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Diary: Central by name, Central by nature

The coming week is being brought to you by the central bank club which sees a mass of meetings from some of its leading members.

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Australia’s Reserve Bank and the Bank of Canada and Bank of Chile met last week – the first two lifted rates while Chile sat on a cash rate of 11.15% Now that’s a BIG cash rate.

More rate rises will come from meetings this week from The US Federal Reserve, the Bank of England, The European Central Bank, the Swiss National Bank, the Bank of Mexico, Norges (Norway) Bank. The Bank of Japan meets next week.

We should get a rate rise or three from that cast – could it be a case of half a per cent all round, gents?

The Fed is the most important and we will know around 6am Thursday the decision – a half a per cent rise is the tip.

AMP Chief Economist Shane Oliver says the Fed is expected to slow its rate hikes to 0.5% (from 0.75%) taking the Federal Funds rate to the range of 4.25-5% for the end of 2022.

He reminds us (as we ourselves did last week) of the importance of the “dot plot” which shows the 19 Fed officials’ interest rate forecasts. Oliver says the plot could show a higher peak rate of 5-5.25% for the end of next year as the Fed seeks to better manage the risks of inflation and recession. The previous dot plot in September showed a top rate of 4.6%.

“This has been well flagged by numerous Fed officials including Fed Chair Powell so should not really be a surprise for investors,” Dr Oliver pointed out.

“Share markets may see the usual uncertainty going into the meeting followed by a post meeting relief rally. And of course, it doesn’t mean that the Fed will end up raising rates that much (just like the dot plot was a poor guide a year ago to what happened this year),” Dr Oliver wrote in his weekend note.

But Tuesday’s November Consumer Price Index release for the US could overshadow everything, even the size of the Fed rate rise if the CPI shows inflation back on the rise.

A CPI report showing another fall in US consumer costs (and petrol prices have fallen sharply) and a half a per cent rate rise from the Fed and a ‘nice’ dot plot, and Wall Street could have a pre-Christmas surge.

Economists reckon the CPI rose at an annual 7.3% in November, down from 7.7% in October and 9.1% in June. The AMP’s Shane Oliver says core inflation will come in around 6.1%, down from 6.3% in October.

There’s another important data release next week in the US – November’s retail sales which are forecast to rise 0.9% after the strong 1.3% rise in October. The data will reflect the start of the post-Thanksgiving ‘Black Friday” sales period. Industrial product for November will also be released.

Mid-month surveys of business activity will be released Friday, a week earlier because of Christmas. They are expected to show slowing growth in most areas, perhaps not the US though.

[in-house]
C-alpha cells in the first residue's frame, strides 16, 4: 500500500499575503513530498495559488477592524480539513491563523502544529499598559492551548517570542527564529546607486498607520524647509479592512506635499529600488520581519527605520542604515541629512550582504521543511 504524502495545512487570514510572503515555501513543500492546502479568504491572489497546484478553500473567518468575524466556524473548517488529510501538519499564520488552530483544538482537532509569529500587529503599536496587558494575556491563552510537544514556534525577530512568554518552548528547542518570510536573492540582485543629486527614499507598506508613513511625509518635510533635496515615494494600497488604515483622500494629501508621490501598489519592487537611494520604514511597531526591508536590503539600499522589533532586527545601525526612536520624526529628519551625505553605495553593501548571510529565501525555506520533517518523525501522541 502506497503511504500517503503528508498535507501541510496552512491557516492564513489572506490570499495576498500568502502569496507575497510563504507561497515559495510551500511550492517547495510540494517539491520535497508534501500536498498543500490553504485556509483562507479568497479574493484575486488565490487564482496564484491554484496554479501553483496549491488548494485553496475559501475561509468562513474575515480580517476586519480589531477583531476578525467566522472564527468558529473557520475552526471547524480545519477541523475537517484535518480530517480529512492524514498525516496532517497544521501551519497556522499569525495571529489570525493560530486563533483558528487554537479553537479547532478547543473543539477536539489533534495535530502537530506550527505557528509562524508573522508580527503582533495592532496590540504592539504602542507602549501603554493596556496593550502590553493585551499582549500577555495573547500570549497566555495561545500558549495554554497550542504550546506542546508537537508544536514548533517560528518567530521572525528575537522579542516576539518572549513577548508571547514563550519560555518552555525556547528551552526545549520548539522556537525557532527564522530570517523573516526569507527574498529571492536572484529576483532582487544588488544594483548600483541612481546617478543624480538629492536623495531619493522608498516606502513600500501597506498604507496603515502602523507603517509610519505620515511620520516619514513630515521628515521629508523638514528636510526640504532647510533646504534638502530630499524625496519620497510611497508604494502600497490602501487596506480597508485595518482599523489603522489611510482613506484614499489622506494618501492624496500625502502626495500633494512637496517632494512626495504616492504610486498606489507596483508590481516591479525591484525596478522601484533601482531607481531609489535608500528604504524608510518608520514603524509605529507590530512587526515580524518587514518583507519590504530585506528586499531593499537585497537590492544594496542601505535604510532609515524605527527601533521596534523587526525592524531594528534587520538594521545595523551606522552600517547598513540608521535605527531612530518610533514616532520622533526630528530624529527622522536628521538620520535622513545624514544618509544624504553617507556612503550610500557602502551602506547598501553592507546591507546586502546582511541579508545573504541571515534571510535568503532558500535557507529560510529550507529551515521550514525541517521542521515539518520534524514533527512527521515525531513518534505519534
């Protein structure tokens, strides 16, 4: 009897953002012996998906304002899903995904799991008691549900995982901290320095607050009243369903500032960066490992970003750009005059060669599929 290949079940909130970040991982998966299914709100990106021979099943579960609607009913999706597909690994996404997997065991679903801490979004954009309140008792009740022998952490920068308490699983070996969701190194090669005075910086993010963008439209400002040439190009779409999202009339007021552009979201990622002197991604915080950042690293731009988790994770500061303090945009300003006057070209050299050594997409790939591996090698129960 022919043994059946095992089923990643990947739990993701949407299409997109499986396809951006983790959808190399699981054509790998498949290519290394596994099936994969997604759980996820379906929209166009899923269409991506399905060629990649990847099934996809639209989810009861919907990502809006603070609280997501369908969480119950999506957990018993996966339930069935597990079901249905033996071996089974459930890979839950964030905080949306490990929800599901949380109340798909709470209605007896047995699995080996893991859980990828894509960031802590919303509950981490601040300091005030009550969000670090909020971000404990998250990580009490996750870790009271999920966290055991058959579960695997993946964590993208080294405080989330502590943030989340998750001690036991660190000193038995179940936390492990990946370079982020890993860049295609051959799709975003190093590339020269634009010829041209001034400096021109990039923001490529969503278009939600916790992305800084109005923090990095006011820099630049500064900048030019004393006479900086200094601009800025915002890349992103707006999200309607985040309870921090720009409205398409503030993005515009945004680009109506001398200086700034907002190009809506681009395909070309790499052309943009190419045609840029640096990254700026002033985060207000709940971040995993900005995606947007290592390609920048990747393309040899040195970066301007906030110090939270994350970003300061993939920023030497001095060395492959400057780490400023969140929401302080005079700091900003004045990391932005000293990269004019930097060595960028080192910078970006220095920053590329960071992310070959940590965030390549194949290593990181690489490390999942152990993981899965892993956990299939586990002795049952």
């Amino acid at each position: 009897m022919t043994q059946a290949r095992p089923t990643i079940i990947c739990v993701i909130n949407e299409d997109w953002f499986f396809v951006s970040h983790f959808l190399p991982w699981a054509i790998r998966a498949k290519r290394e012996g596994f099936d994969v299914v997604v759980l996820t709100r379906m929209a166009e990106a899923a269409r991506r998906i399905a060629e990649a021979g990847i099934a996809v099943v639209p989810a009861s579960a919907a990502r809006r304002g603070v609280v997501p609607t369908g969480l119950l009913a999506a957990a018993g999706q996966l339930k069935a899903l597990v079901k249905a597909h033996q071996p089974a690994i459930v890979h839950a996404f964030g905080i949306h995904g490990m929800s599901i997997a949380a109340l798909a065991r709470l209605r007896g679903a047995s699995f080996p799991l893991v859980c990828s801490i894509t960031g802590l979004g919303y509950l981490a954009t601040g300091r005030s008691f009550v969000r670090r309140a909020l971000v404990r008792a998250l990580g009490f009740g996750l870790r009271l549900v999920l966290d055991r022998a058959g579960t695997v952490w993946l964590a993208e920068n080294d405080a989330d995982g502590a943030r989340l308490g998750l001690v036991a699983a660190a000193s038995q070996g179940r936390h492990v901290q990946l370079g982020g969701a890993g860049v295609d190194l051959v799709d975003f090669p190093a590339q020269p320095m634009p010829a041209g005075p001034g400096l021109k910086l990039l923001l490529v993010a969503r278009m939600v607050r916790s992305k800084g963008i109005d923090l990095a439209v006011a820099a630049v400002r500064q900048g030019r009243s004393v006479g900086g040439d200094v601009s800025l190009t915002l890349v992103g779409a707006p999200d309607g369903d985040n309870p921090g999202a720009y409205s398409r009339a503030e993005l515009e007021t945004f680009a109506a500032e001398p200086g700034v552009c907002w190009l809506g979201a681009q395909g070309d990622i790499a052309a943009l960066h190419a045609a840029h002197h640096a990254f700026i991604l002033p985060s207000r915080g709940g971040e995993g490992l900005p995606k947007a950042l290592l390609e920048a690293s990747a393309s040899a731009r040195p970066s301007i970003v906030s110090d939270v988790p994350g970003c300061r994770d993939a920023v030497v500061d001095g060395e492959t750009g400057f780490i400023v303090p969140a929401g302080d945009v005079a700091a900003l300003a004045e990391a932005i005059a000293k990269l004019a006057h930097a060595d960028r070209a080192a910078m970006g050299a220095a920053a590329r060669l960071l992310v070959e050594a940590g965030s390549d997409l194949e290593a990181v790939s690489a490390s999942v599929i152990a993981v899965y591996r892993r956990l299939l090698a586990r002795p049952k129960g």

There’s a couple of quarterly results expected this week in the US from Oracle and Adobe, while Inditex, the Spanish owners of the Zara women’s wear clothing claim, is also due to report.

Like the Fed, the ECB (on Thursday) is expected to slow its rate hikes to 0.5% (from 0.75%), taking its main refinancing rate to 2.5%, and signal more rate hikes ahead.

The Bank of England (on Thursday) is expected to join the Fed and the ECB in raising rates by another 0.5% taking its policy rate to 3.5%. UK inflation data for November (on Wednesday) is expected to show a slight easing to an annual 10.9% from 11.1%.

The Bank of Japan’s Tankan business survey for the December quarter on Wednesday is expected to soften slightly and PMI’s (Friday) are also likely to remain soft. the Bank of Japan meetings the following week.

Chinese economic data for November on Thursday is likely to show a further slowing on the back of the latest Covid wave with growth in industrial production falling to an annual 3.7% growth rate and retail sales falling by 3.9%.

Unemployment is likely to have increased slightly. Investment in property will be closely watched as well. The trade data has set the tone for a weak data drop.


In Australia, a slow week in the run up to Christmas after last week’s fireworks of a rate rise and 0.6% GDP growth in the September quarter.

There’s the Westpac / Melbourne Institute consumer confidence survey and the NAB business survey (all Tuesday) – Dr Oliver says both are forecast to show weaker conditions and confidence.

November jobs data is expected to show a 20,000 gain in employment with unemployment unchanged at 3.4%, according to Dr Oliver.

Annual meetings this week will wrap up the season for the year. Big banks, ANZ, NAB and Westpac are due to meet shareholders, along with industrials Nufarm and Elders as well as Orica.

Glenn Dyer

Glenn Dyer has been a finance journalist and TV producer for more than 40 years. He has worked at Maxwell Newton Publications, Queensland Newspapers, AAP, The Australian Financial Review, The Nine Network and Crikey.

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